60 Days On the Mat – Day 13: Then You Stand, Yes.


I love this song.  I drove from Austin to Arlington today which is roughly a three hour drive and passes through three radio zones.  I started on an Austin station and heard Stand.  As I moved into the Waco market, within three songs I heard Stand.  And finally I rode into the Dallas/Ft. Worth market, and again, Stand.

I decided to pay attention to Stand.  Someone was obviously trying to tell me something. What are the odds of that?  It’s not a new song.

I found a vinyasa flow class before leaving Austin.

I think I know how drug addicts feel now.  I’m glad my drug is yoga.  My body is physically changing; I’ve never been this strong.  My clothes don’t fit.  I have real abs.  It’s as if it all just appeared.  I’ve been working at it for months, but it seems as though I woke up a few days ago and someone had taken my old body.

Today I was completely focused on the physical.  There were no flashbacks, no memories, no dreams — nothing.  Nada.  It was all technique.  My mind was empty.  There was a laser focus on strength.  I was rolling through chaturangas into upward facing dog without pause; I was one with the mat.  If there had been another class afterwards, I probably would have gone again just to avoid.  I say there was nothing in that brain of mine, but there was — dread.

I was dreading the drive to Arlington.  Not because I didn’t want to see anyone, but I felt homeless.  I was going home to no home.  There was no place to go and have my head scratched in the back bedroom.  Where was I going to hang my hat for the night?  My uncle’s house in McKinney was too far because I had to be back in Arlington early.  I was lost in a town I lived in for 18 years.

After yoga, I set the Hertz Never Lost for my grandparents house in Arlington — I didn’t need the guide; it was more symbolic, I guess.  They don’t live there anymore.  My GranGran died in 2005 and Memom died in 2009.  But it was the only address I knew, so I headed there.

I drove up.  They had removed the tree.  The door was red.  My family has fixed it up to sell it.  I couldn’t get in — so I just sat in my car and cried.  I wanted to go in and hear the door creak; see GranGran in his chair and kiss him hello as I walked back to Memom’s bed.  I wanted my head scratched with the thickest nails in the world.  Could someone give me that one more time?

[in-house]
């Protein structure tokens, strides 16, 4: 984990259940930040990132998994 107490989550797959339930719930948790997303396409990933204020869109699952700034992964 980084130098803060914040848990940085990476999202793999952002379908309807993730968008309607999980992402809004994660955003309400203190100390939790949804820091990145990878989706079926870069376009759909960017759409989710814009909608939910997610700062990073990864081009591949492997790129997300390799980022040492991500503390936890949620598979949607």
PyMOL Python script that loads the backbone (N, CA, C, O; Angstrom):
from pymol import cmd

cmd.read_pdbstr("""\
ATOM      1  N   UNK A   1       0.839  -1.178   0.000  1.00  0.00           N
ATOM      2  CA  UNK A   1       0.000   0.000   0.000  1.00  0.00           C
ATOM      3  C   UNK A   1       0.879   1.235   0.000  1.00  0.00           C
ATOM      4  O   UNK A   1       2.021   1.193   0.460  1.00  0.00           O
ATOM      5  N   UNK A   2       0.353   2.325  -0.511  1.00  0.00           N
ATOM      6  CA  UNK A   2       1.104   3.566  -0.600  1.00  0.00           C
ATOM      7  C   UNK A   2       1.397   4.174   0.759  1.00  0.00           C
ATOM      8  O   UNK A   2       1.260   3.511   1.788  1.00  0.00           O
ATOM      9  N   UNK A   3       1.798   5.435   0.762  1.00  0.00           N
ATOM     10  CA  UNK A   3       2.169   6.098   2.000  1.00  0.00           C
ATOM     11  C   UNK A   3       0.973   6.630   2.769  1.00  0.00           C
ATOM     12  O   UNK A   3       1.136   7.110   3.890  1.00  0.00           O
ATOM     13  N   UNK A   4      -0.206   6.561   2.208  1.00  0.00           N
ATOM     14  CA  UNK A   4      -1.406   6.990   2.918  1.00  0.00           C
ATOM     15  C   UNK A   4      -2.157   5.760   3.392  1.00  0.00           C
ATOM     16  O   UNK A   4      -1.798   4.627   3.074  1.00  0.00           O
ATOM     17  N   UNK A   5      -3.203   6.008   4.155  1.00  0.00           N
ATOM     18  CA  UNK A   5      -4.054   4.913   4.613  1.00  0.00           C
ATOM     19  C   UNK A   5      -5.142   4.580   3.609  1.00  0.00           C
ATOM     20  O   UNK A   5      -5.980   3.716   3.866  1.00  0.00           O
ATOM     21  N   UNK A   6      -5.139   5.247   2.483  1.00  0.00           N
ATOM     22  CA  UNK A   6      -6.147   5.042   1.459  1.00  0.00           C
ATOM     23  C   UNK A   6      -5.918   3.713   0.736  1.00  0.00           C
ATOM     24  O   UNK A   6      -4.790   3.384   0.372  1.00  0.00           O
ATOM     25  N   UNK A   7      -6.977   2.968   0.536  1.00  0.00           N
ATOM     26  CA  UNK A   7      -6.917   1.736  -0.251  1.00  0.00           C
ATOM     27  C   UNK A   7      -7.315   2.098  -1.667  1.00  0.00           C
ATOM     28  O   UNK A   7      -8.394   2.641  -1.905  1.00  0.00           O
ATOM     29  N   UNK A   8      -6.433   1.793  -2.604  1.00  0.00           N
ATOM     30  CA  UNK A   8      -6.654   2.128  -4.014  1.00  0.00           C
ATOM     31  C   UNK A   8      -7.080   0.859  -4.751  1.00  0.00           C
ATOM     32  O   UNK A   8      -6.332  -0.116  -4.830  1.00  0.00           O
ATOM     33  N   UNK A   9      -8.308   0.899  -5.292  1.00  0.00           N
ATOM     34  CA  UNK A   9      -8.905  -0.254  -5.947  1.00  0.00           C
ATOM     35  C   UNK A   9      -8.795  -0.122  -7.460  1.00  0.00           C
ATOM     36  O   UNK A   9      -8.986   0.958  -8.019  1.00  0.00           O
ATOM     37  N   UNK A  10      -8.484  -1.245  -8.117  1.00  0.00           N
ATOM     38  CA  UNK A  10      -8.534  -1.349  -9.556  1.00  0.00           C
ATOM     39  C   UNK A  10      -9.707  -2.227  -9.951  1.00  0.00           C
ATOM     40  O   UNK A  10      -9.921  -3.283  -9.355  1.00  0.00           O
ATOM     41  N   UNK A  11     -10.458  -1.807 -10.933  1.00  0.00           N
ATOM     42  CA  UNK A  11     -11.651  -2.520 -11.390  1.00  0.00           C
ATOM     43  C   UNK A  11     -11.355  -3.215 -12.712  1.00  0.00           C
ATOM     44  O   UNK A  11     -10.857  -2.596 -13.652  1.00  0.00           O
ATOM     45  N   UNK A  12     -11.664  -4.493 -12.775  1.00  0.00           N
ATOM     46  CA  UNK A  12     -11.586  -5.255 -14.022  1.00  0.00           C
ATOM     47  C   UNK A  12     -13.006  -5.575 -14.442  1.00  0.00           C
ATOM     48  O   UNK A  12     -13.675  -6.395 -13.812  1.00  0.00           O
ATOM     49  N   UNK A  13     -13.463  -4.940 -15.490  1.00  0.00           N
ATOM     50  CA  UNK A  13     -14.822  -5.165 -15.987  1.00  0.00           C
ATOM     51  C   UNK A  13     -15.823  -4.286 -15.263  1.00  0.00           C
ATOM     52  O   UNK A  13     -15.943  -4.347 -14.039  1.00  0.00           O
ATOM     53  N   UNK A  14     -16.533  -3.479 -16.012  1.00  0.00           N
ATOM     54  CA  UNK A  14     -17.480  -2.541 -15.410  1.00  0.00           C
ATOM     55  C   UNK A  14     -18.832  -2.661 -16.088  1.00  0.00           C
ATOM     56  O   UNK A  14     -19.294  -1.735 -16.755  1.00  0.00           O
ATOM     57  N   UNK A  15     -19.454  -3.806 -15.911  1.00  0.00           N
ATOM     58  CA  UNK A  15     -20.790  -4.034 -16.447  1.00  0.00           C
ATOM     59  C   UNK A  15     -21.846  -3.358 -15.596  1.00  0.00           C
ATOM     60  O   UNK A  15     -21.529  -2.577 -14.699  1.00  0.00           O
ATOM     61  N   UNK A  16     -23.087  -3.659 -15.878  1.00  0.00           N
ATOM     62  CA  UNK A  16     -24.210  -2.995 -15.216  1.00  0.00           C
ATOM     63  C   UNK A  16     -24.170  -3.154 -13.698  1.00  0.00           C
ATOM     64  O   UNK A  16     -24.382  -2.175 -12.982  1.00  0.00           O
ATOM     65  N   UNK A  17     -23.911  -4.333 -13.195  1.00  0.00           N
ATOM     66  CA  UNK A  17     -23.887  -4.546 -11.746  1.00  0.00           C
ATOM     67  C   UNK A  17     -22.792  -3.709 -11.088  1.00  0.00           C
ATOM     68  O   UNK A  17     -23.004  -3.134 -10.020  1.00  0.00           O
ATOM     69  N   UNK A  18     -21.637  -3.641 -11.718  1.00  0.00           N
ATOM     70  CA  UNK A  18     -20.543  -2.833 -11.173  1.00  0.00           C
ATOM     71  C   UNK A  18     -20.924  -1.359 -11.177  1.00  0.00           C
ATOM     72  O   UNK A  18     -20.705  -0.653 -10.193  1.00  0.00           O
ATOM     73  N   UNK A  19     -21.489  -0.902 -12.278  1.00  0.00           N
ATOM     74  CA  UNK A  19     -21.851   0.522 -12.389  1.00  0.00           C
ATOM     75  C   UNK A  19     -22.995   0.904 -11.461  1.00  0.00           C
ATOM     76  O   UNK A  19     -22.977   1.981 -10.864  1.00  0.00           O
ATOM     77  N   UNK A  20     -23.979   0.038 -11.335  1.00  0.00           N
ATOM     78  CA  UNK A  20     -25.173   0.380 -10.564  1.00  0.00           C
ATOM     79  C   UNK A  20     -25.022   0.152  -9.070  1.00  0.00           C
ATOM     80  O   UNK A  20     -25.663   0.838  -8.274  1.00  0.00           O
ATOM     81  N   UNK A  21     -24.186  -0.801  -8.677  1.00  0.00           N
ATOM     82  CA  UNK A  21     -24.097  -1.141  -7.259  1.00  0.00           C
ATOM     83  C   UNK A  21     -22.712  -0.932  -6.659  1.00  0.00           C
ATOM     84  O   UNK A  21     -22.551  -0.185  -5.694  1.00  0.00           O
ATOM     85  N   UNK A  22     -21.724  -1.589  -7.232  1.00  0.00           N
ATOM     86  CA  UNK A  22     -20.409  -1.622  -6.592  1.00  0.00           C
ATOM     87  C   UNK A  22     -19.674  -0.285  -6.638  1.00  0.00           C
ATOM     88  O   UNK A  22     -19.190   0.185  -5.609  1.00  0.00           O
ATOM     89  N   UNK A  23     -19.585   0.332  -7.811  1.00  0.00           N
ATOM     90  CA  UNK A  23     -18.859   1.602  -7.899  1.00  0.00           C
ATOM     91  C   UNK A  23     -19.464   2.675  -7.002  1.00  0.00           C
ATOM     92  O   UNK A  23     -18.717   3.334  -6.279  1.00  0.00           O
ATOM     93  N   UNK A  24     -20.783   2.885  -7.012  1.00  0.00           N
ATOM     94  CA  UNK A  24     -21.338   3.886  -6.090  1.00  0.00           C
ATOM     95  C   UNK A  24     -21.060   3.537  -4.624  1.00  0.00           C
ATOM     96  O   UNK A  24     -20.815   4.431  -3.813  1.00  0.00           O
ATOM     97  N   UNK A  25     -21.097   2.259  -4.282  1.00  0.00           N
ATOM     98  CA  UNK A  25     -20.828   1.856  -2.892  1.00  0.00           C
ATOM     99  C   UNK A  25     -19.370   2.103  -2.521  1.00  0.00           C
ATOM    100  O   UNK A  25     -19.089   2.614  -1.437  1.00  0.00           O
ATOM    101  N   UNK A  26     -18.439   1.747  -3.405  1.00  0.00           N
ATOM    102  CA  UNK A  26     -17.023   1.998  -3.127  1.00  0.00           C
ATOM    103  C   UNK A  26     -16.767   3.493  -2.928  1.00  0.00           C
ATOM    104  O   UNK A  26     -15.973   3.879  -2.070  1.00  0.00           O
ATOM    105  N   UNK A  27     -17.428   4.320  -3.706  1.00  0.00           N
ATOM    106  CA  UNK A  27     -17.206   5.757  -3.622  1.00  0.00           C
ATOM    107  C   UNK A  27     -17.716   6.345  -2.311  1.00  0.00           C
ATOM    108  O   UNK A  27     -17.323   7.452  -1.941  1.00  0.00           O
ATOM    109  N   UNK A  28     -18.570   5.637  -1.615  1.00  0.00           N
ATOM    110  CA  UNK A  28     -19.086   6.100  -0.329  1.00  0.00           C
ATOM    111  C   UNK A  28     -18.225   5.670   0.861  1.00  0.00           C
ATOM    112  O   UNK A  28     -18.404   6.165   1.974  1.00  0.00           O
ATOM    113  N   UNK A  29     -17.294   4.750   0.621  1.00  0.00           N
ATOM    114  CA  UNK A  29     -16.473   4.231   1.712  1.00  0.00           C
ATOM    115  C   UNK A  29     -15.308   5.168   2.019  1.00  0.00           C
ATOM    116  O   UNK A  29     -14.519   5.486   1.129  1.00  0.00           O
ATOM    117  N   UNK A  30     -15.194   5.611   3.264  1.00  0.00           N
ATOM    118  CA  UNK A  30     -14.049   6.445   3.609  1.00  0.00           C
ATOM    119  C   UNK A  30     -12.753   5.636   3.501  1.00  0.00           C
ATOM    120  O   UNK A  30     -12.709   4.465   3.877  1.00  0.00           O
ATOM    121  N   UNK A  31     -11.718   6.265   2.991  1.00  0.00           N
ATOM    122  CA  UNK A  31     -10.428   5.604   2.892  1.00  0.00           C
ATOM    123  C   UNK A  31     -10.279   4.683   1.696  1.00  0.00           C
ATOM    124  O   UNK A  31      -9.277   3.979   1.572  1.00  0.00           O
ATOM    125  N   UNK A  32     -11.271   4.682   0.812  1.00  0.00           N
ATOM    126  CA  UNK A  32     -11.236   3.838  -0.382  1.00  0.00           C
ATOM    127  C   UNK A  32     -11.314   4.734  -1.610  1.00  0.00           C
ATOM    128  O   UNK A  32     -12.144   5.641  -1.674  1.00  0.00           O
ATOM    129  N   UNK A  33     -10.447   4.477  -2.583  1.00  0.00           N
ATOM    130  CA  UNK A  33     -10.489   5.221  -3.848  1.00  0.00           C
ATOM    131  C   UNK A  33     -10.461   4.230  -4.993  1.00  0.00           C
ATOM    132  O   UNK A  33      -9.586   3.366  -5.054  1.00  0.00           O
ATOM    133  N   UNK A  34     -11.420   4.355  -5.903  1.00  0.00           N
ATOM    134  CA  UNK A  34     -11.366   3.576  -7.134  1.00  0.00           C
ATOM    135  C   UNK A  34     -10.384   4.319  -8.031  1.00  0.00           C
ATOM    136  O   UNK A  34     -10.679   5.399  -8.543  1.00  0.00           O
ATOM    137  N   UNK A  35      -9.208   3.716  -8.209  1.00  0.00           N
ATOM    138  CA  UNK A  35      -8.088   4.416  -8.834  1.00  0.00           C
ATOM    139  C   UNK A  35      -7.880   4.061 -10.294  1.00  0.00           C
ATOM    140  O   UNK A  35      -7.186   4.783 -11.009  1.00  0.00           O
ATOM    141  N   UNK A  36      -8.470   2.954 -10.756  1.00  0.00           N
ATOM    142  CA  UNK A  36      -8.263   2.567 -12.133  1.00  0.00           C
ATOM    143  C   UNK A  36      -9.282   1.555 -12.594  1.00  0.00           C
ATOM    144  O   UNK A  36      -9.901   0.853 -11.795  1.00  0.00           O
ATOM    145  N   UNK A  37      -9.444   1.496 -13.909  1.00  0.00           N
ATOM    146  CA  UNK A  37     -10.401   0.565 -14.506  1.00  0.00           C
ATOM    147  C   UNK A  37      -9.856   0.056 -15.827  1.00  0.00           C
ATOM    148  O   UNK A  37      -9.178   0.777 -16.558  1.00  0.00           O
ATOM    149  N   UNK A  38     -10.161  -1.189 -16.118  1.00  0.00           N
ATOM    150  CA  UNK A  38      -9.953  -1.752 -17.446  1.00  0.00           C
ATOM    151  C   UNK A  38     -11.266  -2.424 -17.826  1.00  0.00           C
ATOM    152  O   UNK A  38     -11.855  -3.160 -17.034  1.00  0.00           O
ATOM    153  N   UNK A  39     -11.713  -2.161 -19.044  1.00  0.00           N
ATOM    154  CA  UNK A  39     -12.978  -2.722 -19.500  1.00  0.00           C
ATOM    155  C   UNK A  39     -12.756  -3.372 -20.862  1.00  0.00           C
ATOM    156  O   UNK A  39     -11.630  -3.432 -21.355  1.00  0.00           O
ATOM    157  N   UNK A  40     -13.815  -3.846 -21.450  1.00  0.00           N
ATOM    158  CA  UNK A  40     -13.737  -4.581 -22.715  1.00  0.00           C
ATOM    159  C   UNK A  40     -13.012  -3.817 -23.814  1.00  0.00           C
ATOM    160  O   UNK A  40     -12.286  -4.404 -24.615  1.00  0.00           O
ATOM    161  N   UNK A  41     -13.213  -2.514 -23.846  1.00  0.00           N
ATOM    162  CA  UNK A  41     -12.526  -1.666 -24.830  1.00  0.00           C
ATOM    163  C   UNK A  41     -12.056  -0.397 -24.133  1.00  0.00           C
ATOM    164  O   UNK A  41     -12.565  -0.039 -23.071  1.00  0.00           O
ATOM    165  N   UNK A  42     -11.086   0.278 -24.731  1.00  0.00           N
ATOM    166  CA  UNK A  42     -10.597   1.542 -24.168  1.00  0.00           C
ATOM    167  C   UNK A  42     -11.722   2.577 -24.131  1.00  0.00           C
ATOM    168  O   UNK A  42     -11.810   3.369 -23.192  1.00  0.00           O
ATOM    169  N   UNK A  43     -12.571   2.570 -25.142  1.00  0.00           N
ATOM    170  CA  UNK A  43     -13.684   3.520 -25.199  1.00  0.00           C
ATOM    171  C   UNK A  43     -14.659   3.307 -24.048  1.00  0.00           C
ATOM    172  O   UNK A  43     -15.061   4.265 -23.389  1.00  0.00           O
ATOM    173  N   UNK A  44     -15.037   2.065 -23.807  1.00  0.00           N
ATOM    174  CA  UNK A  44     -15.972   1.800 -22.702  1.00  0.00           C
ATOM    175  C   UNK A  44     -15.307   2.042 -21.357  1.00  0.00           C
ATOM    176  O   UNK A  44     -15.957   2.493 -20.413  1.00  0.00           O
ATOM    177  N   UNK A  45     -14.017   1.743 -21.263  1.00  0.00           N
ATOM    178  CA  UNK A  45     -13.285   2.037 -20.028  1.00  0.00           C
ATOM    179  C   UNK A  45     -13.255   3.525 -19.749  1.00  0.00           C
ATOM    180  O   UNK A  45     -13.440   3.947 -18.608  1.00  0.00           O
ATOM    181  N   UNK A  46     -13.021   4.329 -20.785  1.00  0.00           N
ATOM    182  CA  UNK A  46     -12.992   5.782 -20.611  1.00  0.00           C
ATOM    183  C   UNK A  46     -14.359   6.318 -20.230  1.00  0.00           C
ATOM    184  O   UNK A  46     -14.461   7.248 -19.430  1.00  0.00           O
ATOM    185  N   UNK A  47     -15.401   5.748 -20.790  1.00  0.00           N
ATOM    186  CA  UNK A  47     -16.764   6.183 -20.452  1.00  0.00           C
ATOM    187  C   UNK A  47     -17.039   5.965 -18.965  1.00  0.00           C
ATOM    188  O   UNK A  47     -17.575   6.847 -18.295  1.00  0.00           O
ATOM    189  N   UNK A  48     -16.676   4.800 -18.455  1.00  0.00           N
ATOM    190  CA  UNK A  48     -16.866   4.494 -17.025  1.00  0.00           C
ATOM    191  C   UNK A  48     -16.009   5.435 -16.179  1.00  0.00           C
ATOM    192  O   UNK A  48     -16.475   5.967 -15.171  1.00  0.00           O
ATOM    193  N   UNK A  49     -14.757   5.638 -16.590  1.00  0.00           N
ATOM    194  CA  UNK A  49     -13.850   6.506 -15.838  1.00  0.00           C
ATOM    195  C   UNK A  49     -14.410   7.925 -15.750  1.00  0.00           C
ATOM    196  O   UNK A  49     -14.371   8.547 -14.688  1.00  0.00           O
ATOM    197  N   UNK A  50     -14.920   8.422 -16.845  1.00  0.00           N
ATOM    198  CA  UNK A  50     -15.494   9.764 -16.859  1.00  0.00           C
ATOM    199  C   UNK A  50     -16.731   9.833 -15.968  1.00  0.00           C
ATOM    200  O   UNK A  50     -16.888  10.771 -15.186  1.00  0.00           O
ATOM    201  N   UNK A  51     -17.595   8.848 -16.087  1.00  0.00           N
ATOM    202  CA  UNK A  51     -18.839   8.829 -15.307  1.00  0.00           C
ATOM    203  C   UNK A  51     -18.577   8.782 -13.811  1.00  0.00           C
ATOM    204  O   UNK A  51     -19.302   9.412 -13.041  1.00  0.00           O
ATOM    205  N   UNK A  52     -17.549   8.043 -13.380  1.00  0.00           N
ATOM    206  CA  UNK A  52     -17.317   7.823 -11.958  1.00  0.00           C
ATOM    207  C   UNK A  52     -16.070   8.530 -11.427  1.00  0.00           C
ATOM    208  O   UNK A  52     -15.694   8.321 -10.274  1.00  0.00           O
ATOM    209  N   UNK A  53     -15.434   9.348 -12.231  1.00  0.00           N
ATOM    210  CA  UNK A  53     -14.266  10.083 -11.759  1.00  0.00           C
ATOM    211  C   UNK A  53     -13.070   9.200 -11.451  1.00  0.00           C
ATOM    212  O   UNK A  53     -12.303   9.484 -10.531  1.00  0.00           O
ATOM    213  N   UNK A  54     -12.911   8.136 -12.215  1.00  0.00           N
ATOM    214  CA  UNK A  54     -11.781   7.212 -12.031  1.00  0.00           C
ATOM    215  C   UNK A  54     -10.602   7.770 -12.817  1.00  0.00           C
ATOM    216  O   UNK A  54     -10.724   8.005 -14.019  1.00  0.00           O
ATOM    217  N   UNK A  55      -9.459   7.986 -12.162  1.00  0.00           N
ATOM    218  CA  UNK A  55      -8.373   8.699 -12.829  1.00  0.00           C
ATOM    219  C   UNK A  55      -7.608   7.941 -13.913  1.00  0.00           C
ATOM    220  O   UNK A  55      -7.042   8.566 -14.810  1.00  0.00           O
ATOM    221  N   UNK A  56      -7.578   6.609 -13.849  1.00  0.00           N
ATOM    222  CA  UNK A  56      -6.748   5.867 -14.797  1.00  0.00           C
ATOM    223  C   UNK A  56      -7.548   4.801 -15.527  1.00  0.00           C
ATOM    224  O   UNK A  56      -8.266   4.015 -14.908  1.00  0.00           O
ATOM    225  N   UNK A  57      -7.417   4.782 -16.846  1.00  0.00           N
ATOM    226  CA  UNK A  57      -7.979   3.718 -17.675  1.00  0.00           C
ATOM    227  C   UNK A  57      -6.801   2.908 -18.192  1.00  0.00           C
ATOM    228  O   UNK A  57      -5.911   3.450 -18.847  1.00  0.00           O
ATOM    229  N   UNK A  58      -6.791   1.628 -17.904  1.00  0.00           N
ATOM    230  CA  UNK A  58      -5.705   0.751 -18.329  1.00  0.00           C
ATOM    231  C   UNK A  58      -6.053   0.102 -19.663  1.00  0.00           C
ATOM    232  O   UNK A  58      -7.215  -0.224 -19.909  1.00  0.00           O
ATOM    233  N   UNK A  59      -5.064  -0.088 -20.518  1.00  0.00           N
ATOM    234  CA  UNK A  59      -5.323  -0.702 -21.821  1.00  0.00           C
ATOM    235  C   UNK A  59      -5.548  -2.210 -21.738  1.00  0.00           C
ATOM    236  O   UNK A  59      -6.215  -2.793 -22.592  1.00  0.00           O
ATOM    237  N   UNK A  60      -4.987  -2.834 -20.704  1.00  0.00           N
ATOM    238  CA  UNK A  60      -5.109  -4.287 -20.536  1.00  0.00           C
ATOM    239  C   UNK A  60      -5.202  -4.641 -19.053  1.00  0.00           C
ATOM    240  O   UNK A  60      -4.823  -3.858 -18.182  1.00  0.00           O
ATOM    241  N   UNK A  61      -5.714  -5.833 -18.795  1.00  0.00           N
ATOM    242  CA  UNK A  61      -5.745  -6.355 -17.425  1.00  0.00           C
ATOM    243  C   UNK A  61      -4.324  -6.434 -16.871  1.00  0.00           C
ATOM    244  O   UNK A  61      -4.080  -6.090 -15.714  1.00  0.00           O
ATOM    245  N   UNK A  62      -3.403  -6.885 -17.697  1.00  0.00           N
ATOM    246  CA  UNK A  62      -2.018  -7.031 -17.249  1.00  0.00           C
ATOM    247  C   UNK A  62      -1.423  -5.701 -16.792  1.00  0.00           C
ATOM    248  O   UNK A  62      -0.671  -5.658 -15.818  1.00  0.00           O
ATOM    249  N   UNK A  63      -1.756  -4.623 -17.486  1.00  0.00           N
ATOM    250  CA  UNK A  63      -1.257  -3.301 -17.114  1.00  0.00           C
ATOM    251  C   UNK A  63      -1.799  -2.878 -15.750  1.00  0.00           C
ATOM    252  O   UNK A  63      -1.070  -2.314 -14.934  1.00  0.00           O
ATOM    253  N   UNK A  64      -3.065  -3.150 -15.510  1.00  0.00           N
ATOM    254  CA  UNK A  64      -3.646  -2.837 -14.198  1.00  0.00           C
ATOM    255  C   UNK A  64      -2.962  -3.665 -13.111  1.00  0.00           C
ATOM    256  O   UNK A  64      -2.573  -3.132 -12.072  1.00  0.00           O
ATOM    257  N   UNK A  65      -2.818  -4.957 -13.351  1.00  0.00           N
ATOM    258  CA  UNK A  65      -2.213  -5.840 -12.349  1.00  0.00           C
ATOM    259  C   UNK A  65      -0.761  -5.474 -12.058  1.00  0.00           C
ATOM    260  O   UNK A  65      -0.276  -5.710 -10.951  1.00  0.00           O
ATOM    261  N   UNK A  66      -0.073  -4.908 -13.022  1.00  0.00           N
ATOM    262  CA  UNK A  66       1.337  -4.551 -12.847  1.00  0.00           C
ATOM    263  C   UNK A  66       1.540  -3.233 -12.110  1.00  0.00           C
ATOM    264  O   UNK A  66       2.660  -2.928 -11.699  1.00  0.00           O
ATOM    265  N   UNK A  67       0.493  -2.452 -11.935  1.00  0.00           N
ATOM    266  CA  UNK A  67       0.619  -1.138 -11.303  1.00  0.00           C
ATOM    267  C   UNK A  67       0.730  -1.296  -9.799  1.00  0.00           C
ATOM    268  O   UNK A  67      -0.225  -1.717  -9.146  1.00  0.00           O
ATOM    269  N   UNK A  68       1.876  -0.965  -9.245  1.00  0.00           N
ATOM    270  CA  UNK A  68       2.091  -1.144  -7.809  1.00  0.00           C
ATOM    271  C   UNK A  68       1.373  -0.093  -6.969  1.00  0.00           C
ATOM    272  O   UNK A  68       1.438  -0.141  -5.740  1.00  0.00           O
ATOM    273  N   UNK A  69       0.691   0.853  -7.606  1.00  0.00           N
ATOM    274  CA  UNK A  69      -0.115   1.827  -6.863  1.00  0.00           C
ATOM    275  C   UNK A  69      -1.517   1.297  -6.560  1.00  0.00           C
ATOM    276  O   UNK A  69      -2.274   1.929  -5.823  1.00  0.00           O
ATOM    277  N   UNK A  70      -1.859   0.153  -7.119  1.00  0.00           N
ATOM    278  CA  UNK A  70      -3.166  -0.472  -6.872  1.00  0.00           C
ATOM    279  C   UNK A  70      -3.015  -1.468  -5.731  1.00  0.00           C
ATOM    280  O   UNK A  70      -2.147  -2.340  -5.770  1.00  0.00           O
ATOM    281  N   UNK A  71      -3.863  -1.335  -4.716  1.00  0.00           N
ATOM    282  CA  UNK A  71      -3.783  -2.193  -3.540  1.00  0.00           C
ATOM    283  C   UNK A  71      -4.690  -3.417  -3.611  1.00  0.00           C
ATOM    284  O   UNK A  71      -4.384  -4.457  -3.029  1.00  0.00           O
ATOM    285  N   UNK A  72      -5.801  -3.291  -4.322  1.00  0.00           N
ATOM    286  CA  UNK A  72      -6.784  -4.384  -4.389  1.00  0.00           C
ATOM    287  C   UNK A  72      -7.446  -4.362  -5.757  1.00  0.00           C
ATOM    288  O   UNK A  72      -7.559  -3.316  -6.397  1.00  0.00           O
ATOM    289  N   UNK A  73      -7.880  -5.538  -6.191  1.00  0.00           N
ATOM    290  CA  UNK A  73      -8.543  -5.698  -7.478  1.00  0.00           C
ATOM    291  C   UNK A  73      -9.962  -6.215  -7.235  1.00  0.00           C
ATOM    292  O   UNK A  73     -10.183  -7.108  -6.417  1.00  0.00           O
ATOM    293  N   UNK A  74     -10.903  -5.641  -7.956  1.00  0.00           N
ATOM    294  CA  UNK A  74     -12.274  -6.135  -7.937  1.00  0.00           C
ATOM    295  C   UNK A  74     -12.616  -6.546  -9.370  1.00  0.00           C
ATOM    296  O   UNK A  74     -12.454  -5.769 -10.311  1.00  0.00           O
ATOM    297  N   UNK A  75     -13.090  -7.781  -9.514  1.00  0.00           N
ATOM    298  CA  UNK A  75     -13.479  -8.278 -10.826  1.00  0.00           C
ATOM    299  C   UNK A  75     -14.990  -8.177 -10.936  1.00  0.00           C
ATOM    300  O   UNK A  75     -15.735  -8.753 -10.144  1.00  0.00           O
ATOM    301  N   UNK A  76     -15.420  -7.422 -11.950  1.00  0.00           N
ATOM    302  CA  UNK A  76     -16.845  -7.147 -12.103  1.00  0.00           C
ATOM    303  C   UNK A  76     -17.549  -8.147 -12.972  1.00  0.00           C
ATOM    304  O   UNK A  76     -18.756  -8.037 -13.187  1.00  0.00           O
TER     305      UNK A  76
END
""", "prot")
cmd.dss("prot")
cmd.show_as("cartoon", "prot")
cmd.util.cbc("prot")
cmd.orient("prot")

I called my husband and he was laughing it me.  He said, “You guys act like that place is Southfork.” 

I said, “It’s better than Southfork.”  And for me it was.  Both my grandparents homes in Arlington and Arkansas were complete constants in my life. They never changed.  They are still some of the only telephone numbers I know by heart.  Of course, they no longer call anyone I know.

My husband has never had to lose a constant.  We still go there every week for dinner. He’ll know what I mean one day.

I pulled myself together and drove to the Hyatt Place.  My home away from home.

The first thing I did when I walked in the room was play Stand again and dance.  I know it sounds insane. This whole journey is almost like an out of body experience — even though I’ve never been so in my body.

Chaz always makes us dance for several minutes in the middle of class.  When I first did it I hated it.  I would do anything to not dance, but here I was dancing alone in a hotel room. I have no idea.  I’ve stopped trying to explain myself.  I’m over 40 now, it’s the only excuse I can come up with for my bizarre behavior.

I decided to check-in on Facebook and see if anyone was around.  Within minutes an ovarian cancer survivor, Ang, who I have known virtually for years, responds.

I’m so excited!  We’re been trying to connect for YEARS and tonight we did it.  She picked me up and we went to a bar nearby and the evening was such an unexpected surprise.

About 15 minutes into our Shiner Bock (I only had one tonight) — she proceeds to tell me how much I have meant to her during her cancer fight with tears in her eyes.  She tells me that I don’t even know what I do for people with kindness and support.

I am in tears.  I make cancer videos — I had never had anyone say this to me.  I was so touched.  You honestly never know how you are impacting the people around you.  She gives me a glass Christmas ornament filled with sand, with Hope written on the outside and a feather painted on it.

The feather has a story.

We originally connected through this fantastic women, Lauren, who fought breast cancer valiantly.  I talked to her several times on the phone, but never met her face to face.  I loved Lauren because she was a bullshit free zone.  She called it exactly how she saw it.  She and Ang were really close; Lauren told her before she died she was going to haunt her with feathers. She does.

Tonight I felt like Lauren was there with us.

Ang and I talked for several hours; like we had known each other forever.  She told me how Lauren always said, “Everyone has their cancer.  It may or may not be cancer, but everyone has that life-altering event.  Something that changes them.  It’s their cancer.” 

It was in this moment, I knew why Stand was the song of the day.


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